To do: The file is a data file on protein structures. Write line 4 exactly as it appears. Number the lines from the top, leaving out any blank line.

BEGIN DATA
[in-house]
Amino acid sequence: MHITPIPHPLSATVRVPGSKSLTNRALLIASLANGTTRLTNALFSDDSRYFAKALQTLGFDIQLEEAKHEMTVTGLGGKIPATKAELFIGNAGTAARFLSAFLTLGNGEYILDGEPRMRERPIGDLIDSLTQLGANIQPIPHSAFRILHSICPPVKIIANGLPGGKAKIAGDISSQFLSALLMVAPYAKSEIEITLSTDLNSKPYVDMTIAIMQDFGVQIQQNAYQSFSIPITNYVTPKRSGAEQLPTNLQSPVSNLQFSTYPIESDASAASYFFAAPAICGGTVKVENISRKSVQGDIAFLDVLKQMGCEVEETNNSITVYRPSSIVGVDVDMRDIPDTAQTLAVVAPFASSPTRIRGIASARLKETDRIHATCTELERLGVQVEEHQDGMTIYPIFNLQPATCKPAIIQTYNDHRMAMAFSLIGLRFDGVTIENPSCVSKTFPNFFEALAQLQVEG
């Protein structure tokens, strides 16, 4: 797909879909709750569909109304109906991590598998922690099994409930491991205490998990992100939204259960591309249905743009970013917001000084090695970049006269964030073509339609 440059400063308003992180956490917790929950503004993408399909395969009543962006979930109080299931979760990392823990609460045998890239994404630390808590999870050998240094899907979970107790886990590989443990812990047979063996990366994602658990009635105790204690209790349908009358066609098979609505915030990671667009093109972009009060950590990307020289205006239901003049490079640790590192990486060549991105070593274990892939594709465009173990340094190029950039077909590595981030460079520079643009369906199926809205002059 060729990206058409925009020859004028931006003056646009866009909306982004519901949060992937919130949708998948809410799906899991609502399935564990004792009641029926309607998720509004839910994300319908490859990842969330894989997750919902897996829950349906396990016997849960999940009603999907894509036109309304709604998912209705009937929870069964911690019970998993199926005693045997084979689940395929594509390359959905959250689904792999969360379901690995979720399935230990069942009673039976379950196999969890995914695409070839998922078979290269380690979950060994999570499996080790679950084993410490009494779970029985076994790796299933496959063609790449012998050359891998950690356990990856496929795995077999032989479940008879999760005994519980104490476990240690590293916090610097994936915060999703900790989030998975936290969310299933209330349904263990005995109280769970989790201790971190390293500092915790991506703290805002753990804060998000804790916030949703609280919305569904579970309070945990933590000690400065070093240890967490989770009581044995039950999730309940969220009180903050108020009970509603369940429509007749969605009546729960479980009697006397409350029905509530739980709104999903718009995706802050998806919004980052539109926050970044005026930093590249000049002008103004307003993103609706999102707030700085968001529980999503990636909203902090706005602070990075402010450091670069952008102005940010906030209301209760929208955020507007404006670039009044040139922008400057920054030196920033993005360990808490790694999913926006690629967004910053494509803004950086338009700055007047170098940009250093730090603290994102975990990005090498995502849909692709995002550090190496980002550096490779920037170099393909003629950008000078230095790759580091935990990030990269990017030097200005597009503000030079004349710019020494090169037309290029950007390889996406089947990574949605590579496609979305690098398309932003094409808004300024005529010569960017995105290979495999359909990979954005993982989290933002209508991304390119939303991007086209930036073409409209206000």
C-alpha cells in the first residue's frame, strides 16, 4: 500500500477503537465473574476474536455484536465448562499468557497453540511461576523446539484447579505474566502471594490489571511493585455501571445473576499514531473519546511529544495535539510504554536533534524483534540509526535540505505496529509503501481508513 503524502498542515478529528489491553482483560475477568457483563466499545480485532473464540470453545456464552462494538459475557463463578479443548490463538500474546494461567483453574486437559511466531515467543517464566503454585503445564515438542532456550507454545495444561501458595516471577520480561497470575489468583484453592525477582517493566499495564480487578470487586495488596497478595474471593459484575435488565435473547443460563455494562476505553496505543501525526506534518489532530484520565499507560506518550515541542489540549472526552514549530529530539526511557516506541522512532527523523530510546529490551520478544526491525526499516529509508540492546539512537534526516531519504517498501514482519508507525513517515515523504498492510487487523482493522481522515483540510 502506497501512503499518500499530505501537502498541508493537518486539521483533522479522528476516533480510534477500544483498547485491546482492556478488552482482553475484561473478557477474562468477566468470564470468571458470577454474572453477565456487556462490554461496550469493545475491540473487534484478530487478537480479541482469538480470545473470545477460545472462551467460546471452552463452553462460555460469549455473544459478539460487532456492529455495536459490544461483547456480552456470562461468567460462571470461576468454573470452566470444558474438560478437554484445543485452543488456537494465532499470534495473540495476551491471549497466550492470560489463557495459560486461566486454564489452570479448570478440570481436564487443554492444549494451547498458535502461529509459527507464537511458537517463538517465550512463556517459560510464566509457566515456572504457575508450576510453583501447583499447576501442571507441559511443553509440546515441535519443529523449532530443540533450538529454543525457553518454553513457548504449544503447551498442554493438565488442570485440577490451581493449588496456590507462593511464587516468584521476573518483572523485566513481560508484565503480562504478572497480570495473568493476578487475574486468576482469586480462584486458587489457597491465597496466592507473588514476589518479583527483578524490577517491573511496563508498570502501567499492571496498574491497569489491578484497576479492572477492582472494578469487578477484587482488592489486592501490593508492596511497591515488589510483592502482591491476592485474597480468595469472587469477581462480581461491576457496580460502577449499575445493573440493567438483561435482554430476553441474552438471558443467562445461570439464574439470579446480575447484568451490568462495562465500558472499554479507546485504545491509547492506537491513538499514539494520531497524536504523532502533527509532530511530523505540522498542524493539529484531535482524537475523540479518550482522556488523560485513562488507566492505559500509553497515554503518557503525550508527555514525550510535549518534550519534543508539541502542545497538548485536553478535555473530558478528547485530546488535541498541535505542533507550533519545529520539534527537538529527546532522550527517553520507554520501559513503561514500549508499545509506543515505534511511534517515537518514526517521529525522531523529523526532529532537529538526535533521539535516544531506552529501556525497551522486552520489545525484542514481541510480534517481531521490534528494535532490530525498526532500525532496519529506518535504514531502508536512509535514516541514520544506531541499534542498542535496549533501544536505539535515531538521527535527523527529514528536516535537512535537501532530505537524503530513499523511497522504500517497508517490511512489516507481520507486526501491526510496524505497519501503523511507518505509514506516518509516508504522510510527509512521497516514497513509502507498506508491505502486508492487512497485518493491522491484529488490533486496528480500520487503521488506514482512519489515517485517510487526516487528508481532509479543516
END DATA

C-alpha cells in the first residue's frame, strides 16, 4: 500500500477503537465473574476474536455484536465448562499468557497453540511461576523446539484447579505474566502471594490489571511493585455501571445473576499514531473519546511529544495535539510504554536533534524483534540509526535540505505496529509503501481508513 503524502498542515478529528489491553482483560475477568457483563466499545480485532473464540470453545456464552462494538459475557463463578479443548490463538500474546494461567483453574486437559511466531515467543517464566503454585503445564515438542532456550507454545495444561501458595516471577520480561497470575489468583484453592525477582517493566499495564480487578470487586495488596497478595474471593459484575435488565435473547443460563455494562476505553496505543501525526506534518489532530484520565499507560506518550515541542489540549472526552514549530529530539526511557516506541522512532527523523530510546529490551520478544526491525526499516529509508540492546539512537534526516531519504517498501514482519508507525513517515515523504498492510487487523482493522481522515483540510 502506497501512503499518500499530505501537502498541508493537518486539521483533522479522528476516533480510534477500544483498547485491546482492556478488552482482553475484561473478557477474562468477566468470564470468571458470577454474572453477565456487556462490554461496550469493545475491540473487534484478530487478537480479541482469538480470545473470545477460545472462551467460546471452552463452553462460555460469549455473544459478539460487532456492529455495536459490544461483547456480552456470562461468567460462571470461576468454573470452566470444558474438560478437554484445543485452543488456537494465532499470534495473540495476551491471549497466550492470560489463557495459560486461566486454564489452570479448570478440570481436564487443554492444549494451547498458535502461529509459527507464537511458537517463538517465550512463556517459560510464566509457566515456572504457575508450576510453583501447583499447576501442571507441559511443553509440546515441535519443529523449532530443540533450538529454543525457553518454553513457548504449544503447551498442554493438565488442570485440577490451581493449588496456590507462593511464587516468584521476573518483572523485566513481560508484565503480562504478572497480570495473568493476578487475574486468576482469586480462584486458587489457597491465597496466592507473588514476589518479583527483578524490577517491573511496563508498570502501567499492571496498574491497569489491578484497576479492572477492582472494578469487578477484587482488592489486592501490593508492596511497591515488589510483592502482591491476592485474597480468595469472587469477581462480581461491576457496580460502577449499575445493573440493567438483561435482554430476553441474552438471558443467562445461570439464574439470579446480575447484568451490568462495562465500558472499554479507546485504545491509547492506537491513538499514539494520531497524536504523532502533527509532530511530523505540522498542524493539529484531535482524537475523540479518550482522556488523560485513562488507566492505559500509553497515554503518557503525550508527555514525550510535549518534550519534543508539541502542545497538548485536553478535555473530558478528547485530546488535541498541535505542533507550533519545529520539534527537538529527546532522550527517553520507554520501559513503561514500549508499545509506543515505534511511534517515537518514526517521529525522531523529523526532529532537529538526535533521539535516544531506552529501556525497551522486552520489545525484542514481541510480534517481531521490534528494535532490530525498526532500525532496519529506518535504514531502508536512509535514516541514520544506531541499534542498542535496549533501544536505539535515531538521527535527523527529514528536516535537512535537501532530505537524503530513499523511497522504500517497508517490511512489516507481520507486526501491526510496524505497519501503523511507518505509514506516518509516508504522510510527509512521497516514497513509502507498506508491505502486508492487512497485518493491522491484529488490533486496528480500520487503521488506514482512519489515517485517510487526516487528508481532509479543516